Seven Buddha images show each day of those days, except Wednesday which has two, morning and afternoon-evening.

So, one year, while in Thailand, I bought Buddha’s that matched that day for each of my immediate family as their Christmas gifts. You may like to check your day of birth and which Buddha is associated with you.

Here are photos that show the various postures for that days – I need to point out that some temples had different poses for some days!

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left Sunday, middle Monday. right Tuesday

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Left Thursday (my day) middle Friday, right Saturday

These photos are not good as were taken through scratched glass but stay as my reference for the various poses and days as that was when I first heard about them – during a bike ride out from Bangkok.

Thailand also has lucky and unlucky colours for days of the week; the lucky ones are:

  • Sunday: red
  • Monday: yellow
  • Tuesday: pink
  • Wednesday: day Green / night grey
  • Thursday: orange
  • Friday: light blue
  • Saturday: purple sleep

I hope you are happy with your colour and Buddha stance!

How to be a good social media friend. It’s easy peasy – and helpful!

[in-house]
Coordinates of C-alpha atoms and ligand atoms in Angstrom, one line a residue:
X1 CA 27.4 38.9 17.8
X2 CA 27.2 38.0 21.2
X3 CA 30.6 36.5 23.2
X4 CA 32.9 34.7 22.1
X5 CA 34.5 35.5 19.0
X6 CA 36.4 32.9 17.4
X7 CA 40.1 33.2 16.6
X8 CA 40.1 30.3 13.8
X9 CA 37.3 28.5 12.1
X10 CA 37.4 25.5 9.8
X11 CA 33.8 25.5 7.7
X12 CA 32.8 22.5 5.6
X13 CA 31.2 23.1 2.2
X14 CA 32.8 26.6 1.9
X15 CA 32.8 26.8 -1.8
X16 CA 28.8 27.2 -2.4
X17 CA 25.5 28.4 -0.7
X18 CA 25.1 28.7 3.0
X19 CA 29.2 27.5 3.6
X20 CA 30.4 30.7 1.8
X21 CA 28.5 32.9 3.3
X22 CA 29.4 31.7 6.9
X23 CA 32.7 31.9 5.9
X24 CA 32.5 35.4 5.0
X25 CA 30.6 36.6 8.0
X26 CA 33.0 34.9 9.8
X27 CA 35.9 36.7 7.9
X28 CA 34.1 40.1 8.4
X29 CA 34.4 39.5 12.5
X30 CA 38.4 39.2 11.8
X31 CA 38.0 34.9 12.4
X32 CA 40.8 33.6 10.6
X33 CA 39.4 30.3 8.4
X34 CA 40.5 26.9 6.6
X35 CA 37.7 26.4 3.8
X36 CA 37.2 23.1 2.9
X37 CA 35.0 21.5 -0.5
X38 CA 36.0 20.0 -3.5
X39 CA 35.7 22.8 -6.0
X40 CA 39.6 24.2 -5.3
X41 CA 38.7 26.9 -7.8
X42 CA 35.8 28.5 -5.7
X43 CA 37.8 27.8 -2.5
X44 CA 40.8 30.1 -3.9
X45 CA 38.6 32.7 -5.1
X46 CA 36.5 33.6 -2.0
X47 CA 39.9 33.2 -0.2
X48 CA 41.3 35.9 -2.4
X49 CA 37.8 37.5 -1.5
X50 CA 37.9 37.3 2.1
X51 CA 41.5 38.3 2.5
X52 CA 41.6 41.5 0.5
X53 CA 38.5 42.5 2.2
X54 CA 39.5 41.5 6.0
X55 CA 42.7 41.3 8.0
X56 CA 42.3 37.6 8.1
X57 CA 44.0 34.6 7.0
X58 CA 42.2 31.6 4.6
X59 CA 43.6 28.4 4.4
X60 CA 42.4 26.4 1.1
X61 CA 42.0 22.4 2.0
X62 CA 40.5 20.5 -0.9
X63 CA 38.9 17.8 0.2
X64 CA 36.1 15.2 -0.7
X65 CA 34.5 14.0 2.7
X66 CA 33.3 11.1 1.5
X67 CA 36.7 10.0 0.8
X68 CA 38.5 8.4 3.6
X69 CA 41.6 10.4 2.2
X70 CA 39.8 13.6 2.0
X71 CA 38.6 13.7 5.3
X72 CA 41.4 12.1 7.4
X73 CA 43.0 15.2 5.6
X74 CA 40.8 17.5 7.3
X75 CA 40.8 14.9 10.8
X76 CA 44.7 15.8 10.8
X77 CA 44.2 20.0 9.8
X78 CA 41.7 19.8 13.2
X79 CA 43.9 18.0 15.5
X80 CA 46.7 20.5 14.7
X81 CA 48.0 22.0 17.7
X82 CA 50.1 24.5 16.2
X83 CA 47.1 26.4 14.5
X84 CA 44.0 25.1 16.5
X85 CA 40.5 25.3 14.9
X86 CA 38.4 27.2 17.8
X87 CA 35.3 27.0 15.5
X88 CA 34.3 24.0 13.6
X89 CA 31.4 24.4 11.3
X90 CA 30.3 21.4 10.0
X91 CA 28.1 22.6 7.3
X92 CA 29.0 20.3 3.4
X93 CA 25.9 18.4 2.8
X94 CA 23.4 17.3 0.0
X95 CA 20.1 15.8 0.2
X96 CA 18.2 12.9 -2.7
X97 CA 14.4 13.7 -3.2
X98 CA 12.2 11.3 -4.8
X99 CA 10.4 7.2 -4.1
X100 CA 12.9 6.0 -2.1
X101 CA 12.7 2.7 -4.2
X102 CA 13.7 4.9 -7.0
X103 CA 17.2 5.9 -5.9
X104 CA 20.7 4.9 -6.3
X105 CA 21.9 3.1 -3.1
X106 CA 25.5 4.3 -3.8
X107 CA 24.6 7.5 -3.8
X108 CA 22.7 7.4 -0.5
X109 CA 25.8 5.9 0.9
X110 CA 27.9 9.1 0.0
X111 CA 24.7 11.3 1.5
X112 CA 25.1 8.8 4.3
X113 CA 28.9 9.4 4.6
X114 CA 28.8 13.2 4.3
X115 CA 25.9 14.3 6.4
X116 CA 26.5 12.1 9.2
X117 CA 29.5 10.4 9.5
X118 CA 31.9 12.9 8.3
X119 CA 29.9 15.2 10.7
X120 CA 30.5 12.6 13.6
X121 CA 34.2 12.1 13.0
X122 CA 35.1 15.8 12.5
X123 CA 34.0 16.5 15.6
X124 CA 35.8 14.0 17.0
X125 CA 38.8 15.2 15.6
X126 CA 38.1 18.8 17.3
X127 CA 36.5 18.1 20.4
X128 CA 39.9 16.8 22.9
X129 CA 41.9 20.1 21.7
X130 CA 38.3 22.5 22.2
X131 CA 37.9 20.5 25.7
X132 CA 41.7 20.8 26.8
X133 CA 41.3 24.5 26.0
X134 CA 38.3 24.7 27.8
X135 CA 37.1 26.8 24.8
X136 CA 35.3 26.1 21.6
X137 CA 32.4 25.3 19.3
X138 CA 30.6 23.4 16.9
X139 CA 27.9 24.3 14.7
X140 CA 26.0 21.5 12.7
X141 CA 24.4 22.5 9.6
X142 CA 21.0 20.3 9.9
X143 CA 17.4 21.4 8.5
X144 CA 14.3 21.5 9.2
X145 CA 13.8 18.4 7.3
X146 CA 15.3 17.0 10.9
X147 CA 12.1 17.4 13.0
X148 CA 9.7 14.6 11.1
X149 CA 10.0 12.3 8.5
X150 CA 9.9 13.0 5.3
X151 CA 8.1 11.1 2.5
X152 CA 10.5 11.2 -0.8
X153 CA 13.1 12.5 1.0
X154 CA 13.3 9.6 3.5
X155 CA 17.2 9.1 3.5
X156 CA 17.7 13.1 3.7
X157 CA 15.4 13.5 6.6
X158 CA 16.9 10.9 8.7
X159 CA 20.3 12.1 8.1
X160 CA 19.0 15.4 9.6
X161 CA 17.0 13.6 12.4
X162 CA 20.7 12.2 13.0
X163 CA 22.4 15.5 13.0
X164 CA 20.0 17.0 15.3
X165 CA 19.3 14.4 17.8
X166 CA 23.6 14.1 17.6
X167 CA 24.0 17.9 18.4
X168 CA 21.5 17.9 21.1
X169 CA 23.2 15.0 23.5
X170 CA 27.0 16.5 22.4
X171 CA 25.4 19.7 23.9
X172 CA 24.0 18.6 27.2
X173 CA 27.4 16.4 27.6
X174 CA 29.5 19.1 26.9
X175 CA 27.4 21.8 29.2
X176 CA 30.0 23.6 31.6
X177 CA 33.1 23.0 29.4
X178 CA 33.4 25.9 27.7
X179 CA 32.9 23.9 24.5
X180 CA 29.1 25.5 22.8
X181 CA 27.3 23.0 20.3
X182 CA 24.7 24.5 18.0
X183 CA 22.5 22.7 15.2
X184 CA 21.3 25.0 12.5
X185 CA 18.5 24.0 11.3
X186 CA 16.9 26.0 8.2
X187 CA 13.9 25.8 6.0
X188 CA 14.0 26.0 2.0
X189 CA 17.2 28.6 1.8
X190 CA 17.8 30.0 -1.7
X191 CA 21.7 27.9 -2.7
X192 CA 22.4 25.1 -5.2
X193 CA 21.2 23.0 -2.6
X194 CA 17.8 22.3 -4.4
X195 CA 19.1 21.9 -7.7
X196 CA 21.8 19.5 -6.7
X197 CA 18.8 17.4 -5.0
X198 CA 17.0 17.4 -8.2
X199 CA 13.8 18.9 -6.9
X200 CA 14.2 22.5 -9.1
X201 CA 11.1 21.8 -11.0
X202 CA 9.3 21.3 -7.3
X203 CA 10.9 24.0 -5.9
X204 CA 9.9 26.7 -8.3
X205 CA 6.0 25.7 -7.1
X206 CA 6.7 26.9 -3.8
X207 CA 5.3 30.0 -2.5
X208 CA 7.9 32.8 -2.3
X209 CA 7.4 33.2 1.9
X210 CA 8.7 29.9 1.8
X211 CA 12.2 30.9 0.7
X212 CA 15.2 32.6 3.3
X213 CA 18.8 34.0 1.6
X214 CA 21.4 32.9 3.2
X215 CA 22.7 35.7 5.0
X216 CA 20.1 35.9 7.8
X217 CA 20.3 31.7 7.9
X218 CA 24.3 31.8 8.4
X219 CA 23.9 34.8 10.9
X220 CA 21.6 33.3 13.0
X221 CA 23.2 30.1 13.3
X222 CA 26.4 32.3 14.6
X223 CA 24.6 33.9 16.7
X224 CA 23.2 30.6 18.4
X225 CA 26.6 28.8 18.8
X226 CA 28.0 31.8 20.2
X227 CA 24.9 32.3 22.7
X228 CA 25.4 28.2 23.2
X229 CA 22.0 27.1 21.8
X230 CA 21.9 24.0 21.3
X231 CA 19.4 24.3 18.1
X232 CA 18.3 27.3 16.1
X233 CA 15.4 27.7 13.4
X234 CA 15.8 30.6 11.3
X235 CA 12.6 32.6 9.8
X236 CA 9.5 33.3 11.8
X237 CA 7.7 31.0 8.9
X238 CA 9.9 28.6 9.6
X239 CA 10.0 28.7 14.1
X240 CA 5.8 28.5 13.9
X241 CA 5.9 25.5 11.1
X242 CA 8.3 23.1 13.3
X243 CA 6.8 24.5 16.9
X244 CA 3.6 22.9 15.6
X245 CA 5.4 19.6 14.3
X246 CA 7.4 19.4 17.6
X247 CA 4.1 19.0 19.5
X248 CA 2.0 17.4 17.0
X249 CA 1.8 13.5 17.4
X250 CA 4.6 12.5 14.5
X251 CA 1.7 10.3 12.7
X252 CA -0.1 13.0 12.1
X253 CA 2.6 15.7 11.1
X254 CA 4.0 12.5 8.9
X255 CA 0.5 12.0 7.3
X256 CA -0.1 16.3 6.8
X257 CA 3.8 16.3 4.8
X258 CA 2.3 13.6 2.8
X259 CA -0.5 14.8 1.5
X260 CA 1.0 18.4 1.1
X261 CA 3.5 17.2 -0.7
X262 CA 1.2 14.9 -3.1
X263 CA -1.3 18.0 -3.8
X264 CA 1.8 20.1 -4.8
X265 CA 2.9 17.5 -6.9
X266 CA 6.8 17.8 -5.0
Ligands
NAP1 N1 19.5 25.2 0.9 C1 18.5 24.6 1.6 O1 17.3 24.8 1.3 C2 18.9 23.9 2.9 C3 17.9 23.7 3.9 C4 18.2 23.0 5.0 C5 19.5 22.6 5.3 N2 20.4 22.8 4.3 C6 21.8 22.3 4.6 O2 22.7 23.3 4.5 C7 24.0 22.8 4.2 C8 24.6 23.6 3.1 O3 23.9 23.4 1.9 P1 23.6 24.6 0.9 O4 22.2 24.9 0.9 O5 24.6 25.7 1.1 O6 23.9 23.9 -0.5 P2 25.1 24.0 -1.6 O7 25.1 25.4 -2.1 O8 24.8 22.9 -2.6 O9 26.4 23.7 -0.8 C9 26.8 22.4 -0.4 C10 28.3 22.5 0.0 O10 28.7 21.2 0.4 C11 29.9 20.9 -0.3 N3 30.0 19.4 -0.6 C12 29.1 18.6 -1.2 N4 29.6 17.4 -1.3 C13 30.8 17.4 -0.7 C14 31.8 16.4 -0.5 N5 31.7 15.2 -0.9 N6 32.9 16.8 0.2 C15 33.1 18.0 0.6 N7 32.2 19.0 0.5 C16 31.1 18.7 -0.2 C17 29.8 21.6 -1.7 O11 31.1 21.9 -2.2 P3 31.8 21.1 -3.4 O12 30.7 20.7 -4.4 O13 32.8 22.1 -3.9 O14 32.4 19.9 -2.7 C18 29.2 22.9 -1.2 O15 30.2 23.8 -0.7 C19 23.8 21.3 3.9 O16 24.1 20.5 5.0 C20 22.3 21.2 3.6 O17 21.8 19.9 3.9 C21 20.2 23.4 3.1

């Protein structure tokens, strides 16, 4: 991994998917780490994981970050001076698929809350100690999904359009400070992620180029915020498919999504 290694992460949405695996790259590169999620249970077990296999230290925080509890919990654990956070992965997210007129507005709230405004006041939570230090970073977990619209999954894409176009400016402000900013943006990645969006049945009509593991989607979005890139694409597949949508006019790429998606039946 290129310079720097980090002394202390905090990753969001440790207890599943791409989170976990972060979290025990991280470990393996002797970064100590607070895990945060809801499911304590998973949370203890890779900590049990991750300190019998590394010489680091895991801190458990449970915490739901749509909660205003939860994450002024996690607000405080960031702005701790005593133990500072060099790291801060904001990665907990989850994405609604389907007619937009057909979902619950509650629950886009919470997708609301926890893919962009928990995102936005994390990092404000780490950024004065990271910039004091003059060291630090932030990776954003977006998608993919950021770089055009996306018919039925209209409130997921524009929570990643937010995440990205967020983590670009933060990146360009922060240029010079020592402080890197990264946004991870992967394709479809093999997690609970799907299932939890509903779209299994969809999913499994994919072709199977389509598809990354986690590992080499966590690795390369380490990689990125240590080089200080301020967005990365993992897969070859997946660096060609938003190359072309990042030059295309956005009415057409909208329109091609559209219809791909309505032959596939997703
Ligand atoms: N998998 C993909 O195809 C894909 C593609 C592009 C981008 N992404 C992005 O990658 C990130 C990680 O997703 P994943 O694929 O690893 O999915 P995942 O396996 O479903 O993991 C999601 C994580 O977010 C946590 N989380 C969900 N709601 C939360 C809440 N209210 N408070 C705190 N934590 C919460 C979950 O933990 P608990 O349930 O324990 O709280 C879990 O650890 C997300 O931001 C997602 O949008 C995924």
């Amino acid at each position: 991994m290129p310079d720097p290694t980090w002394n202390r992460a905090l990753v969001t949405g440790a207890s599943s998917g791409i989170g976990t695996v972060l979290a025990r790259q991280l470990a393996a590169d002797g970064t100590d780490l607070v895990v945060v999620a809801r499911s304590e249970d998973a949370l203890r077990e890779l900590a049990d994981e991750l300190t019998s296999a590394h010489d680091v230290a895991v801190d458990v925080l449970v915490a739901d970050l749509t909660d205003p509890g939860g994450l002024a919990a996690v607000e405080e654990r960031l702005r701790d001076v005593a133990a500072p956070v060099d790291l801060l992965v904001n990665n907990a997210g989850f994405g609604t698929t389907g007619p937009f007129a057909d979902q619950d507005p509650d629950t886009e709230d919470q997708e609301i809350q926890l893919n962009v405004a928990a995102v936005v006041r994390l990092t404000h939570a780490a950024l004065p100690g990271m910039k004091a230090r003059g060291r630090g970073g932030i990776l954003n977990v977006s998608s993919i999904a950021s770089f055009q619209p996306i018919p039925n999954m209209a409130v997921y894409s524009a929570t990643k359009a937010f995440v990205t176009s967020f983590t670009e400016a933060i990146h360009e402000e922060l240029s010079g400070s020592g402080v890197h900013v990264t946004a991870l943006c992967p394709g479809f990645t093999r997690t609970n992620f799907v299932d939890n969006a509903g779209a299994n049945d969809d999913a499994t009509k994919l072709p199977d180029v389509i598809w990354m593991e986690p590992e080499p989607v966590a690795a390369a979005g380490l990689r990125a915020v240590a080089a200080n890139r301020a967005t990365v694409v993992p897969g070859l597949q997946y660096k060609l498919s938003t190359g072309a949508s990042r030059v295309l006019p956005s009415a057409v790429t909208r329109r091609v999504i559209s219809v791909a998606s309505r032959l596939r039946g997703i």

hh office 2 20160805_133930Here’s a simple message from yet another writer sitting alone in a room: they’re tips on how to be a good Facebook friend, and blog, or another social media, follower. It’s easy peasy and helpful. Firstly, the basics: bloggers love readers who  . ..

 

  • leave a comment
  • click ‘like’
  • award a star or some such thing
  • assign a rating great, poor, fun, informative
  • sign-up to be sent new blogs by email
  • send our blog link to Facebook or Twitter etc
  • answer a question we may have posed
  • recommend the blog to others

It’s often called ‘netiquette’ BUT really is just being a good social networking friend to both the person blogging, or posting on Facebook, and to your other friends too. It’s rare to just ignore something someone says to us – so, me posting on my blogs is me saying something to you.

So how to be that good friend?

Just like all those funny, or cat video clips we watch and repost, it’s really helpful to your writing friend, or photographer, or artist, to repost their work too. Artists and writers need people to read their work or consider the artwork whether this is by pencil, paint or camera, or keyboard.